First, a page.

• Summary
  • Contents
  • Subject index

The Correctional Mental Health Handbook is the first book to offer a comprehensive overview of the services provided by correctional mental health professionals for the various populations found in correctional programs and facilities. Edited by Thomas J. Fagan and Robert K. Ax, experts with over 40 years of correctional mental health experience, this unique handbook is divided into three sections. The first section provides a flexible model for organizing mental health services based on staffing levels, facility mission, and local need. The second section considers typical offender problems in many correctional systems and how they are customarily managed. The third section presents various clinical and consultative activities offered by mental health professionals within correctional settings. While the main audience will be correctional mental health professionals and academics involved with training correctional mental health professionals, the Correctional Mental Health Handbook is also an ideal primer for graduate students studying corrections in criminal justice programs. For the student preparing to enter the correctional mental health profession, this indispensable text explains the general characteristics and treatment needs of specific inmate populations including: substance dependent offenders, female offenders, sexual predators, and juvenile offenders.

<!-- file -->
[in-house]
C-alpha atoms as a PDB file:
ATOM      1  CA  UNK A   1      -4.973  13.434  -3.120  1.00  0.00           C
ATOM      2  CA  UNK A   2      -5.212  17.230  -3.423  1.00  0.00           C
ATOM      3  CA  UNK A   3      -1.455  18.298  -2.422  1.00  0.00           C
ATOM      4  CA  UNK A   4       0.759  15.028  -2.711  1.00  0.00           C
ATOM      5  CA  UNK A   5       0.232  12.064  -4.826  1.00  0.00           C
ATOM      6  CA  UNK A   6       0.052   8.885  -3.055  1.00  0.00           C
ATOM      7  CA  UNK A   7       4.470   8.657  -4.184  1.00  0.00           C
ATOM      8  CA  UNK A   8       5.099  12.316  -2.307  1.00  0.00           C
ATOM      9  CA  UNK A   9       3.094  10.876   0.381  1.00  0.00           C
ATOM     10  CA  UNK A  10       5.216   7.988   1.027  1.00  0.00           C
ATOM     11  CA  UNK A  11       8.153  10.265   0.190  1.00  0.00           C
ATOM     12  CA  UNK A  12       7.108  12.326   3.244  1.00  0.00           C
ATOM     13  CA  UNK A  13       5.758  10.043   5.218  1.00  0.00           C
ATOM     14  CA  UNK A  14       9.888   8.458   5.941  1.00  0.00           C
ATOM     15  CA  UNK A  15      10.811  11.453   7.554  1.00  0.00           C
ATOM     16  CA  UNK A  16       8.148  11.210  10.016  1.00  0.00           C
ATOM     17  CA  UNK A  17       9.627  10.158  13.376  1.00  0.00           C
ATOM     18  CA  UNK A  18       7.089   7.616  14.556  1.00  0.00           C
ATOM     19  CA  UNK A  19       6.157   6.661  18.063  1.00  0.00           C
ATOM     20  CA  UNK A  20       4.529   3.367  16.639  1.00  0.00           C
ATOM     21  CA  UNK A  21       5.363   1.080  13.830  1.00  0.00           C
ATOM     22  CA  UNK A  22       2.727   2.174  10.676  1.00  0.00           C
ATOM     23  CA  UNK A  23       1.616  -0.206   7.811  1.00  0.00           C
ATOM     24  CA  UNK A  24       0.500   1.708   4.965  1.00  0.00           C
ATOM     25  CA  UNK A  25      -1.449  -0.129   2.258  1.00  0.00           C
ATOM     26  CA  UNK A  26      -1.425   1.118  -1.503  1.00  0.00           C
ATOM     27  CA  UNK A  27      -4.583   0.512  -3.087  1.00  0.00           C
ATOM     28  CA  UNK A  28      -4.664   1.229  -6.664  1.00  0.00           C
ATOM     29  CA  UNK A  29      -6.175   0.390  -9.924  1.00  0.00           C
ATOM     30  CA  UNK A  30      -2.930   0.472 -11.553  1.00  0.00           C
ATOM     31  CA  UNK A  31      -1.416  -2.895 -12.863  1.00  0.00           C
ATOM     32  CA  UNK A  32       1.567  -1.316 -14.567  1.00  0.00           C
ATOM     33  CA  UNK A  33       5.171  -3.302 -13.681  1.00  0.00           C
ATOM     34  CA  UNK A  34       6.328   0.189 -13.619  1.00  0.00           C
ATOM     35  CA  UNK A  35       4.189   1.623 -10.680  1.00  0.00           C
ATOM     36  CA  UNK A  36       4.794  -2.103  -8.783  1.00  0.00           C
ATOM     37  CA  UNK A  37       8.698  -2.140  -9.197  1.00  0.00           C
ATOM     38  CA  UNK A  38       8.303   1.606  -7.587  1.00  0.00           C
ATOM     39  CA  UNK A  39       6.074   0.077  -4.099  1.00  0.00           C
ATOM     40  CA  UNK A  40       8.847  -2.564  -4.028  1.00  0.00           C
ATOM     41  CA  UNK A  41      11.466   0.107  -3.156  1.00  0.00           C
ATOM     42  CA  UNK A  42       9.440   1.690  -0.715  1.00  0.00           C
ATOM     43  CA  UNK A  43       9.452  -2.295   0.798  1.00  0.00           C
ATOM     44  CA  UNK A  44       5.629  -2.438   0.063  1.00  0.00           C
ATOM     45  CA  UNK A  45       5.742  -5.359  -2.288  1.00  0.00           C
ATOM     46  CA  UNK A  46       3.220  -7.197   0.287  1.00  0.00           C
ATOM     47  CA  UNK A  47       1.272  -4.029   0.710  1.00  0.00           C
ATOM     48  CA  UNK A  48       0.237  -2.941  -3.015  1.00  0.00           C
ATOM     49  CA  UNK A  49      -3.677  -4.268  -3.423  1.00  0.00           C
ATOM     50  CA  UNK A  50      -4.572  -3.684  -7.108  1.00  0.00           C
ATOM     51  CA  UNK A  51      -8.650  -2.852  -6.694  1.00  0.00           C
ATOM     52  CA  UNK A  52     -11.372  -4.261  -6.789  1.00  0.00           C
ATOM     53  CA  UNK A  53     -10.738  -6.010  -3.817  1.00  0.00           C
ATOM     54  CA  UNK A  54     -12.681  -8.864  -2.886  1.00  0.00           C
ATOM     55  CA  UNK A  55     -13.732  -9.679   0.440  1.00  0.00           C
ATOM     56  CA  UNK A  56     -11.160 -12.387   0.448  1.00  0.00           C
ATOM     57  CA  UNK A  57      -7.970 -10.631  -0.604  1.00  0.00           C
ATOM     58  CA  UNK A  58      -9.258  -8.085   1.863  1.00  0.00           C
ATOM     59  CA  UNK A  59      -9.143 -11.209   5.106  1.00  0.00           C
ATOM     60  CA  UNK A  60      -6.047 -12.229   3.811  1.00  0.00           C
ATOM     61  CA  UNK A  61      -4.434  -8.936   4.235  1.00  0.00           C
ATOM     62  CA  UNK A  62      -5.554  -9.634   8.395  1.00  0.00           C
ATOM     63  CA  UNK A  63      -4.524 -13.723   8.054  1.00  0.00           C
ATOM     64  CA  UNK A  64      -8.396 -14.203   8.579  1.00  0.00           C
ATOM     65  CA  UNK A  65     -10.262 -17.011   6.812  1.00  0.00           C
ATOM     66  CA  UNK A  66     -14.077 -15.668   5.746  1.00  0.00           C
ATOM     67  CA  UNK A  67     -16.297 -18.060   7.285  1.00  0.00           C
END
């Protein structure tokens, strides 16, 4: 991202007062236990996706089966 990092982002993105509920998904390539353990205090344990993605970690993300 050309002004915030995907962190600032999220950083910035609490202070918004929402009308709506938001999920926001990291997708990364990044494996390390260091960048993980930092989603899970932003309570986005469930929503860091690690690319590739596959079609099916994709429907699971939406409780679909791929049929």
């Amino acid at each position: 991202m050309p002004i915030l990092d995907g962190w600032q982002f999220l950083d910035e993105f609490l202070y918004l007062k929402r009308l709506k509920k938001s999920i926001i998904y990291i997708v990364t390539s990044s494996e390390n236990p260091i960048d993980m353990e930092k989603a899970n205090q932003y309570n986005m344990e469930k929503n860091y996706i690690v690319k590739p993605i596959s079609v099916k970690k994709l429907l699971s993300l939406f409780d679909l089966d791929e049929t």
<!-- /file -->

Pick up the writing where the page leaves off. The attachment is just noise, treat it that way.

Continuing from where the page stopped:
Managing and Treating Female Offenders
Managing and treating female offenders
G. LaneWagaman

The management and treatment of female offenders has followed a historical course similar to that of male offenders (see Chapter 1) and in many ways has reflected contemporary attitudes and beliefs about females and their roles in society. Very early beliefs about the causation of criminality, both male and female, involved supernatural explanations, including possession by evil spirits. Subsequent theories focused more on biological or innate characteristics. Lombroso (1911/1968), for example, asserted that inborn tendencies resulted in engagement in criminal behavior and in differences between male and female offenders. Societal responses to such beliefs were reflected in females being incarcerated in the same or similar asylums, almshouses, or custodial institutions as men for purposes of ...

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